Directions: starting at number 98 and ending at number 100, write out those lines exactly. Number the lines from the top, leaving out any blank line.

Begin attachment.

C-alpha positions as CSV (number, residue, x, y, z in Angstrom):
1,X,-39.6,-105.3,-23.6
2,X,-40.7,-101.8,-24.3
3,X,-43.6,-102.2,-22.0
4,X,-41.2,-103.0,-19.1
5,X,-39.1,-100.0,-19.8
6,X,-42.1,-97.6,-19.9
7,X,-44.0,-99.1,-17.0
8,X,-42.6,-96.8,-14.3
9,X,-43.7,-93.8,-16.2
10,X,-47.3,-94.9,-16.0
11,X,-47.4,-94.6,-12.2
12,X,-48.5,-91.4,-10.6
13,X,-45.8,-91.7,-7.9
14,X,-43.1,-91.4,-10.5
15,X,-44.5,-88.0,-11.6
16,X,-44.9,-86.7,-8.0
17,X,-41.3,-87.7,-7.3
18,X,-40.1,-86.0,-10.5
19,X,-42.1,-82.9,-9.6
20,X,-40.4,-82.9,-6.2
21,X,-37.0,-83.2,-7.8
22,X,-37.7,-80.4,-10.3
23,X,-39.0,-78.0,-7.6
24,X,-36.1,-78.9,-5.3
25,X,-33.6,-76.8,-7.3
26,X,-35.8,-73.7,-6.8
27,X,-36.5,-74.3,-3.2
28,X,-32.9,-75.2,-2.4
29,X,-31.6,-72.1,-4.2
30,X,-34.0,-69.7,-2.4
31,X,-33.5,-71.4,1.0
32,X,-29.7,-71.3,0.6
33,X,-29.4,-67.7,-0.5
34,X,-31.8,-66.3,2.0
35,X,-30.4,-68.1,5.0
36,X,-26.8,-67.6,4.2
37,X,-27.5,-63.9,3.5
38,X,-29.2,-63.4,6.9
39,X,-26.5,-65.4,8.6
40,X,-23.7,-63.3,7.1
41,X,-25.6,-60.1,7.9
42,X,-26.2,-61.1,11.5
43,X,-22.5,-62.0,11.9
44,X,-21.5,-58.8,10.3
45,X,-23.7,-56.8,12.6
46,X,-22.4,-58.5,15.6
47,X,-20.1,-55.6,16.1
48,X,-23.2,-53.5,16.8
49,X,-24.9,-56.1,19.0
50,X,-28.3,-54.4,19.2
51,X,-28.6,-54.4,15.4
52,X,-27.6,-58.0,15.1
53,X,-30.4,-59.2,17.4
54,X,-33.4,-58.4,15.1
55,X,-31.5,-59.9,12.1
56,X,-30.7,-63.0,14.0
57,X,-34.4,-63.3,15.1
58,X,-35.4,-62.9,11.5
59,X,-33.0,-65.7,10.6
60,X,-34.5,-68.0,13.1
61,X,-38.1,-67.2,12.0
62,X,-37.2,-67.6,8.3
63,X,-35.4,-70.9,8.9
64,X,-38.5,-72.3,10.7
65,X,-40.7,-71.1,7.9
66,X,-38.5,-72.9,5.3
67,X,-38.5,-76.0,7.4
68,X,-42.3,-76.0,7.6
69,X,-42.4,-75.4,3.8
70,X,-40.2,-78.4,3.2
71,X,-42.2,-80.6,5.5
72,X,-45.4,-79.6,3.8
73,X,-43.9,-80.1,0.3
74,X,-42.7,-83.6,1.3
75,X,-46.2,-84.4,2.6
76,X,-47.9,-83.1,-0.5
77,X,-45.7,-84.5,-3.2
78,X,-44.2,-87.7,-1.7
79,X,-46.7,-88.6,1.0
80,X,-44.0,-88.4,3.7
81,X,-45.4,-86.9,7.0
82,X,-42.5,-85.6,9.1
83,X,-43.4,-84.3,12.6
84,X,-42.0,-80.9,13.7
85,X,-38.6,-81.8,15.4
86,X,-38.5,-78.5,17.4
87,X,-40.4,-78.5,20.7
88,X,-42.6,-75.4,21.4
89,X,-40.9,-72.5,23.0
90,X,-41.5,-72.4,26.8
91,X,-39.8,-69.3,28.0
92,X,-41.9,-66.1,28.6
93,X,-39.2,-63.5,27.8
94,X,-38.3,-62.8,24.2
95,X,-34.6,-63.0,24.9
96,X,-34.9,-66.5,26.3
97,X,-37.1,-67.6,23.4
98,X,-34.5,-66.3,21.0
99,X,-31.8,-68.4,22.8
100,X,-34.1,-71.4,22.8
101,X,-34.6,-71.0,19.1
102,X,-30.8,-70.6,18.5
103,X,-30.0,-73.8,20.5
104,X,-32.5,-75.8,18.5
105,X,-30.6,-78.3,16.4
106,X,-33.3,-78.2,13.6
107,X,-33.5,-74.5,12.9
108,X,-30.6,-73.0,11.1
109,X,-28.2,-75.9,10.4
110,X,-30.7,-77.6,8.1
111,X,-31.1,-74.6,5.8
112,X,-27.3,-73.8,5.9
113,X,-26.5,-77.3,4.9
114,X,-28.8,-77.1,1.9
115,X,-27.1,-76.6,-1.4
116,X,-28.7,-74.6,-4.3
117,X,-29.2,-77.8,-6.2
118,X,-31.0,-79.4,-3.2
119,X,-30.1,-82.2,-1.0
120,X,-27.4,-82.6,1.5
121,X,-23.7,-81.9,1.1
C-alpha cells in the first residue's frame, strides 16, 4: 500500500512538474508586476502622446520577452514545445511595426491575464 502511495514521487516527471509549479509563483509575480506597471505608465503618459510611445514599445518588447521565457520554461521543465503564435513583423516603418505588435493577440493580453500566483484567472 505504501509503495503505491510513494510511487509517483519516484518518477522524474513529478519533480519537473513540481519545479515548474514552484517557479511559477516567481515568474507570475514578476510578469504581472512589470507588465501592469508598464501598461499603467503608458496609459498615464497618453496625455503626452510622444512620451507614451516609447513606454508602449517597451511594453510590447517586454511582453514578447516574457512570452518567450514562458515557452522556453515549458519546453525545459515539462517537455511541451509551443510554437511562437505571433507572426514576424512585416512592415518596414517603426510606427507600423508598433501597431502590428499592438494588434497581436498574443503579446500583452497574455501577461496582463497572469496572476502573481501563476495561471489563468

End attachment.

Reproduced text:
97,X,-37.1,-67.6,23.4
98,X,-34.5,-66.3,21.0
99,X,-31.8,-68.4,22.8